Foster took the morning off from work to witness Discovery’s arrival with his wife and 1-year-old daughter, calling it a “living piece of history.”
“It’s never gonna fly again,” said 78-year-old Edith Murray, visiting the Mall from Rhode Island.
Outside National Airport, Kristen Mitchell, 26, of Springfield, was simultaneously excited and sad, having come of age just as the shuttle program waned. “And now I’m seeing the end of it,” she said.
Just as Discovery transitions from trusty space truck to museum showpiece, NASA continues its transition phase. The 30-year space shuttle program ended last year, leaving America without the means to launch people into space for the first time since 1981. NASA now pays the Russian space agency to send American astronauts to the international space station. By 2017, NASA hopes American-built private spacecraft — financed by NASA — will take over the role of orbital taxi.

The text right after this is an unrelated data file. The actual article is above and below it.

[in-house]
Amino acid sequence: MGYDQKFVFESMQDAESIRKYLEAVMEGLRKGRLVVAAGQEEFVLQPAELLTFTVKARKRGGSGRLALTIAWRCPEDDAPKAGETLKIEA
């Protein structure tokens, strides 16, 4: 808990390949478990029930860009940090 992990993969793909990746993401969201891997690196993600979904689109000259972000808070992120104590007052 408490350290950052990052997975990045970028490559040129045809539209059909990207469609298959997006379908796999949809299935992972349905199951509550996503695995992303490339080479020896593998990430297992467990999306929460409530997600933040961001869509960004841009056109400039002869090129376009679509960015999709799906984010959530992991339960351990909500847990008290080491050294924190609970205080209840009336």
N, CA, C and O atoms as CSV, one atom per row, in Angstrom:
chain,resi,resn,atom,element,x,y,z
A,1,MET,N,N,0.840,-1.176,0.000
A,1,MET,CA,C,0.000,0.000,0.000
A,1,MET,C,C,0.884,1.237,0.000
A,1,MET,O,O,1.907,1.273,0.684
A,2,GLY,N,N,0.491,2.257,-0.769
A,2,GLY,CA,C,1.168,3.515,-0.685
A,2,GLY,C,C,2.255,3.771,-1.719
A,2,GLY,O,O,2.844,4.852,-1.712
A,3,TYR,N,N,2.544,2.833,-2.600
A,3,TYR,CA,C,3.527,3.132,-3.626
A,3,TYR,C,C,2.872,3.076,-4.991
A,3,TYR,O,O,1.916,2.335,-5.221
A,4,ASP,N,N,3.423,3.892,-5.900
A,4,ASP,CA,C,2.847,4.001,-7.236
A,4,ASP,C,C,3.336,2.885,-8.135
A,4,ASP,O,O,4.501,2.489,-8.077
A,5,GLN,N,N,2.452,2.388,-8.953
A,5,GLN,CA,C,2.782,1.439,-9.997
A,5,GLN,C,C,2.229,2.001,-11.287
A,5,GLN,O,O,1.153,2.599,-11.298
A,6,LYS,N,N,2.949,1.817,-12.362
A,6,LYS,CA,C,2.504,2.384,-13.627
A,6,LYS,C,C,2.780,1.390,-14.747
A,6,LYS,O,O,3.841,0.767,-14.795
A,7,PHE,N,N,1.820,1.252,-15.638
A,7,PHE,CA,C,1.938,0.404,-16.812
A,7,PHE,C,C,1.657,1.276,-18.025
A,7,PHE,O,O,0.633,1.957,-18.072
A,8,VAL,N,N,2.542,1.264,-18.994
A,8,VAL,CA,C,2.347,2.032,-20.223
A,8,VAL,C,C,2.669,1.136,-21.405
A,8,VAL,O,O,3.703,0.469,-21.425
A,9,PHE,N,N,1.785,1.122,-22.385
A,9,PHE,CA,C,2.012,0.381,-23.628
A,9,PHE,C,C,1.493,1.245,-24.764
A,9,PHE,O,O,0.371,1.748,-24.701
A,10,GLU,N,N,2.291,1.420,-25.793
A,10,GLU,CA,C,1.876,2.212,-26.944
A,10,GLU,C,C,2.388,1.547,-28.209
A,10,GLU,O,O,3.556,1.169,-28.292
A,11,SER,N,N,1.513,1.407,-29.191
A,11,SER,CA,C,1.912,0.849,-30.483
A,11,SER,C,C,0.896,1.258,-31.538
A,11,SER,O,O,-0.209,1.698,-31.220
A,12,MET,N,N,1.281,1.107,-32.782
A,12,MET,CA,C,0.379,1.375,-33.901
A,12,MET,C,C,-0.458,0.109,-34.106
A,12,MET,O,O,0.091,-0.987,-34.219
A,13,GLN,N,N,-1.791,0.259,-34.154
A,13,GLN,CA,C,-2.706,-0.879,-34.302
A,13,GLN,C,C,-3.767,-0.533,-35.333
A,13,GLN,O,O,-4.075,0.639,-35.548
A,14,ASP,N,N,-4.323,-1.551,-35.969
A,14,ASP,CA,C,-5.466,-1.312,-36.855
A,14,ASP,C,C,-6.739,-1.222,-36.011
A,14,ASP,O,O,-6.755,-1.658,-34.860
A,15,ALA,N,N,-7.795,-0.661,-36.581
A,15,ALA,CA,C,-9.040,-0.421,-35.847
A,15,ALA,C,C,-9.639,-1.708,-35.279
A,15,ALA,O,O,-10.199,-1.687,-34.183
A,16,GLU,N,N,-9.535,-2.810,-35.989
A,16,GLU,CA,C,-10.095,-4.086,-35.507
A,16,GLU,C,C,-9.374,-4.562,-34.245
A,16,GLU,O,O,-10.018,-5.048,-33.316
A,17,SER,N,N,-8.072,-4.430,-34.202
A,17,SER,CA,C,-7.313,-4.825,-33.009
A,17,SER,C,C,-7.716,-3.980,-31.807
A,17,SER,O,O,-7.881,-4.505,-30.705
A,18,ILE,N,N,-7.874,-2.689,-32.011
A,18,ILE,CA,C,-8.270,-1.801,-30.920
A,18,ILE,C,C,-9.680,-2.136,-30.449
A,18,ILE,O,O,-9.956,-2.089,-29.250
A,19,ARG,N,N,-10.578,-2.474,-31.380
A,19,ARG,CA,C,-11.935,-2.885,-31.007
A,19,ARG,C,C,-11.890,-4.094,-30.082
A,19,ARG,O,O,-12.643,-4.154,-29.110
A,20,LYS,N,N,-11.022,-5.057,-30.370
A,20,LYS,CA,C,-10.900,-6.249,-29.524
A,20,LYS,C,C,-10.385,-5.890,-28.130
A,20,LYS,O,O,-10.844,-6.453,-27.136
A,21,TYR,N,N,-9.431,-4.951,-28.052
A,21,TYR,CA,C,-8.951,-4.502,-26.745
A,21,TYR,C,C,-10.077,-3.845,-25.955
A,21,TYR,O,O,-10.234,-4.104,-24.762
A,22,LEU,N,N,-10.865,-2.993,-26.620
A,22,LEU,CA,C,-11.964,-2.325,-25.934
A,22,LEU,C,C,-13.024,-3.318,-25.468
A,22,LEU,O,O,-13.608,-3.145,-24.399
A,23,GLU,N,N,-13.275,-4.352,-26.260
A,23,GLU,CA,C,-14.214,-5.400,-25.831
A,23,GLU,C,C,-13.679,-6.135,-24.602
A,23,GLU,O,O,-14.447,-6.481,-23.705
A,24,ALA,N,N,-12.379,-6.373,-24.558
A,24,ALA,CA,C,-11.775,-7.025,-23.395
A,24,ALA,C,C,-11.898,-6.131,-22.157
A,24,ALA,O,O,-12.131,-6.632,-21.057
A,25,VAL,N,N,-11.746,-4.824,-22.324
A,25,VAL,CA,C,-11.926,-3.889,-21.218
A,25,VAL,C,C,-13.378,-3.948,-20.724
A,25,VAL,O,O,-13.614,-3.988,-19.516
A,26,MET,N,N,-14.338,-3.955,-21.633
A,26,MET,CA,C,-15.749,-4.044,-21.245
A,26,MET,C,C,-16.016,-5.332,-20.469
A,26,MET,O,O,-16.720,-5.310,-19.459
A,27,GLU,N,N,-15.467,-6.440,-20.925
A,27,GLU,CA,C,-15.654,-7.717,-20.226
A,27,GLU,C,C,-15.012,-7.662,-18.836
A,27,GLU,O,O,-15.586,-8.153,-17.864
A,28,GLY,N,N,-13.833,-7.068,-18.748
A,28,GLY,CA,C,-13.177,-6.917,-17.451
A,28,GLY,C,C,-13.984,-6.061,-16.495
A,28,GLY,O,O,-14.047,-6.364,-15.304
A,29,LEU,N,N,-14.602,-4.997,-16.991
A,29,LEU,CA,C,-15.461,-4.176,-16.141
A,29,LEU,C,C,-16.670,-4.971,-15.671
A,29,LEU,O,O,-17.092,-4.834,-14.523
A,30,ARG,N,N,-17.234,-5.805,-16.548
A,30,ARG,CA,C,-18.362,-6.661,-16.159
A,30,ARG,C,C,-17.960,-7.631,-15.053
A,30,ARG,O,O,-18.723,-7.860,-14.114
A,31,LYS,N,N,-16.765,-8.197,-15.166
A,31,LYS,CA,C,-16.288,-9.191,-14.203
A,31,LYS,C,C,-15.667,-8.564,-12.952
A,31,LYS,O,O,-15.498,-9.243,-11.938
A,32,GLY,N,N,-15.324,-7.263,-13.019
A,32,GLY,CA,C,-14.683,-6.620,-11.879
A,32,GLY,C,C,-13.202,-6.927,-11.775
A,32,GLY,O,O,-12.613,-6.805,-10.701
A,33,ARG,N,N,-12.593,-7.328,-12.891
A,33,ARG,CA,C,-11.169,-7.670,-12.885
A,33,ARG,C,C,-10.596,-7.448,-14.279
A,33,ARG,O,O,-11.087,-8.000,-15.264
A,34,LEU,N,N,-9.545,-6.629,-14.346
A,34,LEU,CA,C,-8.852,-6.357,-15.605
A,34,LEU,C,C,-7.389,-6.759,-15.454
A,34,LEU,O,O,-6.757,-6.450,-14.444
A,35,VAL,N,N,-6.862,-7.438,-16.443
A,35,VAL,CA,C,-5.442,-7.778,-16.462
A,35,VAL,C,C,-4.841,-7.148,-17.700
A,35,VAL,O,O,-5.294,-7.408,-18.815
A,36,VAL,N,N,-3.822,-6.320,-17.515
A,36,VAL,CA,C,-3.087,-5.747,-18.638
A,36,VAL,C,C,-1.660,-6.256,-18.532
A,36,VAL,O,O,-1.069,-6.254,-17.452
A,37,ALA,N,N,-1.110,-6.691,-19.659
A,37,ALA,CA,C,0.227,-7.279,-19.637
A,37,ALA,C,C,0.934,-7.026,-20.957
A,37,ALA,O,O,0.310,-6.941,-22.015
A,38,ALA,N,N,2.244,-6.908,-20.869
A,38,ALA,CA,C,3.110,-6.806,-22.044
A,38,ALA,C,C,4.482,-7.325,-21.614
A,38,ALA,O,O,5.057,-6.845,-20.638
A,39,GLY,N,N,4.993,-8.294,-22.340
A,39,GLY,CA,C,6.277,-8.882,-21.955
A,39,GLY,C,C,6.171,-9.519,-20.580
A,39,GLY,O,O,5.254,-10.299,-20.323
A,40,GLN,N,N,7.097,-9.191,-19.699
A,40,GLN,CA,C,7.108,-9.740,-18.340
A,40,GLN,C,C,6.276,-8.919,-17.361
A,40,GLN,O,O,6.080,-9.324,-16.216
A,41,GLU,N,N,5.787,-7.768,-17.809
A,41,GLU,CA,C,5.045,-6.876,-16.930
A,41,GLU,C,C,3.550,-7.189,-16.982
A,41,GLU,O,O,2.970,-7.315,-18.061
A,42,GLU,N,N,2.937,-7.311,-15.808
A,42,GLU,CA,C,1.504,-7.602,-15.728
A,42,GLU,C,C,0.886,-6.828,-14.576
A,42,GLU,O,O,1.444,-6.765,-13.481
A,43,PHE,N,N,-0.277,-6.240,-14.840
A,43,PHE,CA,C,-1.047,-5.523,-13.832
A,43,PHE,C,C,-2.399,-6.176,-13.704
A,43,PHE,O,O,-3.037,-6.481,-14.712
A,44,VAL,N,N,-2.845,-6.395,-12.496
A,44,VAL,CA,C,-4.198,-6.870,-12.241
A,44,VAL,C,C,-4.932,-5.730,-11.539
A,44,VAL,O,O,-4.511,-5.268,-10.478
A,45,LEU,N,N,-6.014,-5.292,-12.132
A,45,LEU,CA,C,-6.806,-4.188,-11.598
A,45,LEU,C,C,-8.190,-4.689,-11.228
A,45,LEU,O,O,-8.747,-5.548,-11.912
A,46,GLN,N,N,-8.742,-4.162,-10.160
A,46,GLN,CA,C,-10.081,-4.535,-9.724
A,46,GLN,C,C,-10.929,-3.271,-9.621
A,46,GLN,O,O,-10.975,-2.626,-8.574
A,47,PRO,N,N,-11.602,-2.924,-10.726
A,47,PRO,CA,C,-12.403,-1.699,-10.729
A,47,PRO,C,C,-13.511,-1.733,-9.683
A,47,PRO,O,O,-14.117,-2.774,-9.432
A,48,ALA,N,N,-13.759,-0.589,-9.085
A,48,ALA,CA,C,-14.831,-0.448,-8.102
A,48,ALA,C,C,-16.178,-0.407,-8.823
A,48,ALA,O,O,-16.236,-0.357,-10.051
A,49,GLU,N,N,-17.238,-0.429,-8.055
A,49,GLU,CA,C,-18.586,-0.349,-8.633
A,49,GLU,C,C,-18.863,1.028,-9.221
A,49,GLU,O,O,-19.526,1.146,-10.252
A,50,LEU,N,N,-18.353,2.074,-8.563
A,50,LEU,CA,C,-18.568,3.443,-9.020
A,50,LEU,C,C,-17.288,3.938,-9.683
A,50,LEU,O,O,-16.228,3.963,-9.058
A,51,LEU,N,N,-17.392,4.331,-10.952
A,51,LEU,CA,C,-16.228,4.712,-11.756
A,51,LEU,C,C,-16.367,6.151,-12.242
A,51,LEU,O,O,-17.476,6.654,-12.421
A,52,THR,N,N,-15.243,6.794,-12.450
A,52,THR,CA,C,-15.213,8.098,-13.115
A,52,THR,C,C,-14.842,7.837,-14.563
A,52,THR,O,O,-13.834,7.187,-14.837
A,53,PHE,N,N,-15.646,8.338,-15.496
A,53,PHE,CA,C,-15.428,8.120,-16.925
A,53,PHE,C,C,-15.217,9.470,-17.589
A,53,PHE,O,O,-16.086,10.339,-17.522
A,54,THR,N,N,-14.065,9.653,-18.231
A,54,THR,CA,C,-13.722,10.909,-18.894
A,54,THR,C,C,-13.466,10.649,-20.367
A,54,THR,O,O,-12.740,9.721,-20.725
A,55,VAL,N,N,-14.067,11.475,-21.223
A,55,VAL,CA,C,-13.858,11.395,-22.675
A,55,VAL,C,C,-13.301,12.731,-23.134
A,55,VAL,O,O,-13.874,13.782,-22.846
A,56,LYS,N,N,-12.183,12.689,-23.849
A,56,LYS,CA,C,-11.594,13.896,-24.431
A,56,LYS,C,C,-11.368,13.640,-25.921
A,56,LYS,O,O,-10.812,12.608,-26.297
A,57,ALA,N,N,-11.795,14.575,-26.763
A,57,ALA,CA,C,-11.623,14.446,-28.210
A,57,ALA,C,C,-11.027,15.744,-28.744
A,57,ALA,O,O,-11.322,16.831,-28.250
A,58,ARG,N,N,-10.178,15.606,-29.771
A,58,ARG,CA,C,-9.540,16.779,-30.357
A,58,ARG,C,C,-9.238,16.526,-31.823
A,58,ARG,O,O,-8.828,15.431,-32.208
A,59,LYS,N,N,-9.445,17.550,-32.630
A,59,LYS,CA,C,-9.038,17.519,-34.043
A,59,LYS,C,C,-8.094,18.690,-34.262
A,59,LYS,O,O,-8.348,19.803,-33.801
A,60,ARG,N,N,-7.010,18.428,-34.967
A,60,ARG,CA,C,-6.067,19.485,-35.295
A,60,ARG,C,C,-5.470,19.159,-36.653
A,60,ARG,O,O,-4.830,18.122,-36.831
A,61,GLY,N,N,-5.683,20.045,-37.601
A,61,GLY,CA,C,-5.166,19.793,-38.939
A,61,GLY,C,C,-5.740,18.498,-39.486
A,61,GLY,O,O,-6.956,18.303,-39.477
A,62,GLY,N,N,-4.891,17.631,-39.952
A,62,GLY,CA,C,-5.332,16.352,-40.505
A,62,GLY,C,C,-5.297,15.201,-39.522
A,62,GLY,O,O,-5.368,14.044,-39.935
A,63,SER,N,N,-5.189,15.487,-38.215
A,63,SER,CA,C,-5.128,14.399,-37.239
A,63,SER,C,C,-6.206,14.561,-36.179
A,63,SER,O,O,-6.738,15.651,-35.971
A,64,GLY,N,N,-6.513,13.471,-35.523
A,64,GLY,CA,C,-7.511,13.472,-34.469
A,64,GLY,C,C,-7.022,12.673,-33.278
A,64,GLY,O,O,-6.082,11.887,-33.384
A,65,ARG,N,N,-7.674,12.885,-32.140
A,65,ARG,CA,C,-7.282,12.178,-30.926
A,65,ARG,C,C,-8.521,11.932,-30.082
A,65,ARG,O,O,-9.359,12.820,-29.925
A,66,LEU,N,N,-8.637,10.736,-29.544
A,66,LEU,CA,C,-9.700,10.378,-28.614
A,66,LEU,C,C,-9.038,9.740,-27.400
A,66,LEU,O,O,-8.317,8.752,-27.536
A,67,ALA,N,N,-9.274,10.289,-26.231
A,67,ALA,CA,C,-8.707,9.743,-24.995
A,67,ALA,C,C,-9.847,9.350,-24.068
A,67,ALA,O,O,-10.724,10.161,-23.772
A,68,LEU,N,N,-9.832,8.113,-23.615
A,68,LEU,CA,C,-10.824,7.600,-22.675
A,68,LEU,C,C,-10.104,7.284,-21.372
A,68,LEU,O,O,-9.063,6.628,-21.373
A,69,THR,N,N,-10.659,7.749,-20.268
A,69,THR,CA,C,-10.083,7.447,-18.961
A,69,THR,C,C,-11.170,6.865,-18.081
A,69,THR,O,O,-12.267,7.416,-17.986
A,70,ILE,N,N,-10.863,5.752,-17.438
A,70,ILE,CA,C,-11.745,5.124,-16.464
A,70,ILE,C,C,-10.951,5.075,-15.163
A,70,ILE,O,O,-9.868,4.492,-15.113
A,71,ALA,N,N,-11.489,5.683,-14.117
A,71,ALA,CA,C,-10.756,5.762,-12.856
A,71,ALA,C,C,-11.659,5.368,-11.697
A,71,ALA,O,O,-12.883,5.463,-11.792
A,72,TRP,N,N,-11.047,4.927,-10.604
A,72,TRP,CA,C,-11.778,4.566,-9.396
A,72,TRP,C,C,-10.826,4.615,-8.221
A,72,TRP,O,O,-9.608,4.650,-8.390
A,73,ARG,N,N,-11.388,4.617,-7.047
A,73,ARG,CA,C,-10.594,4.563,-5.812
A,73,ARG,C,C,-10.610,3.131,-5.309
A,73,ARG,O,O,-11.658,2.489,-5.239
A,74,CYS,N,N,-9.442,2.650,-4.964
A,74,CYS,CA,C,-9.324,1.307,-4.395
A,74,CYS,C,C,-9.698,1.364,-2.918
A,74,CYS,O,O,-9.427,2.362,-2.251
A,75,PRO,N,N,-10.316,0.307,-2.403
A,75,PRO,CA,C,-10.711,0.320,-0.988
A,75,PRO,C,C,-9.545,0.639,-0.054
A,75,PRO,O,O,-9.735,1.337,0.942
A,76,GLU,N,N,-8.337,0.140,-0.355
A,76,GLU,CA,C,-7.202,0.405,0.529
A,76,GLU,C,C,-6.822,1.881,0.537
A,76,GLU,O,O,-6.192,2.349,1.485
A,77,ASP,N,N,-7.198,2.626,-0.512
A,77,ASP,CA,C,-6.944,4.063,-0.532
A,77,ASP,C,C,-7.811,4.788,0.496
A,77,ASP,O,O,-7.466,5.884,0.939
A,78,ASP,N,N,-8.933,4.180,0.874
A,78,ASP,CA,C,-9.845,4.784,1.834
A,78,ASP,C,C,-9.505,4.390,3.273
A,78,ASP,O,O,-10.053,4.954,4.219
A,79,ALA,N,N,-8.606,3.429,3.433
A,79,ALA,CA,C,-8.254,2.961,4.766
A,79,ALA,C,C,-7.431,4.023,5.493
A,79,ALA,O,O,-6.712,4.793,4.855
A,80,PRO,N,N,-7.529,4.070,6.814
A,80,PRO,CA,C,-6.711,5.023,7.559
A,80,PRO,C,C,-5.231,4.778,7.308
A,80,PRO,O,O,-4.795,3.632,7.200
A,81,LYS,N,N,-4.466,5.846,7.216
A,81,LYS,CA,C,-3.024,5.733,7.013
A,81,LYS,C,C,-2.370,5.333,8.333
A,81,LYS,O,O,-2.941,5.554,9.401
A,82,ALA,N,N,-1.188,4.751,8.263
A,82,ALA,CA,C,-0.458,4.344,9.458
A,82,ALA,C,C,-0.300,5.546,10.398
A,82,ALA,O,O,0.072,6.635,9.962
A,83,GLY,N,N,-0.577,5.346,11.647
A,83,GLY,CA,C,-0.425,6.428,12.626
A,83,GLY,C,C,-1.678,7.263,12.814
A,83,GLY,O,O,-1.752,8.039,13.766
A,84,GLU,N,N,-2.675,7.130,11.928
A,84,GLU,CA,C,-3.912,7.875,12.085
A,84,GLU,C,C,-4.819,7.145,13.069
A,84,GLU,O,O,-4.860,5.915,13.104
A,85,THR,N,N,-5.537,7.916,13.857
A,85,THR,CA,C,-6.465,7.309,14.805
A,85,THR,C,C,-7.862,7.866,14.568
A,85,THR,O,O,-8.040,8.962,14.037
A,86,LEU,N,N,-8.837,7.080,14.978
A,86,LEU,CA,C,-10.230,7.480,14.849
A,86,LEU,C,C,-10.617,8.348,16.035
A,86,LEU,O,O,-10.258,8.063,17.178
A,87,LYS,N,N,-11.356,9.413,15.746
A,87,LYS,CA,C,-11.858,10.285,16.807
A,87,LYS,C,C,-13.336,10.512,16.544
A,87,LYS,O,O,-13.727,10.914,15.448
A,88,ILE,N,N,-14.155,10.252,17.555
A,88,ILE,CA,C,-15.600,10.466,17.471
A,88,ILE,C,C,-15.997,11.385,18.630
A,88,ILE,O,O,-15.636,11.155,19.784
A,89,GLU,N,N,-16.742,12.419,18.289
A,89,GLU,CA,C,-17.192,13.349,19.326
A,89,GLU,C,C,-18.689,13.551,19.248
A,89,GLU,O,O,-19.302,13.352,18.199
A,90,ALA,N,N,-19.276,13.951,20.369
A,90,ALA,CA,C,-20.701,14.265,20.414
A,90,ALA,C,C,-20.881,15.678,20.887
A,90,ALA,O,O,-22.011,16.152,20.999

But for today, the embattled agency got to show off its space hero one last time, a 27-year-old flier whose scorched and dingy siding visually describe her duties.
“She’s old and venerable and has lots of quirks,” said former shuttle astronaut Piers Sellers, who flew on Discovery in 2006. “We had sheets of paper that said, ‘When this alarm goes off, ignore it.’ Or, ‘this fuel gauge doesn’t work.’ She just does that. She had a lot of little quirks, but her heart was solid.”
As Discovery banked around the west end of the Mall for a final pass, the battered white shuttle glowed in a shaft of sunlight, looking large and at ease — a bird with clipped wings just along for the ride.
Staff writers Rachel Karas, Jacqueline Trescott, Stefanie Dazio and Erin Williams contributed to this report.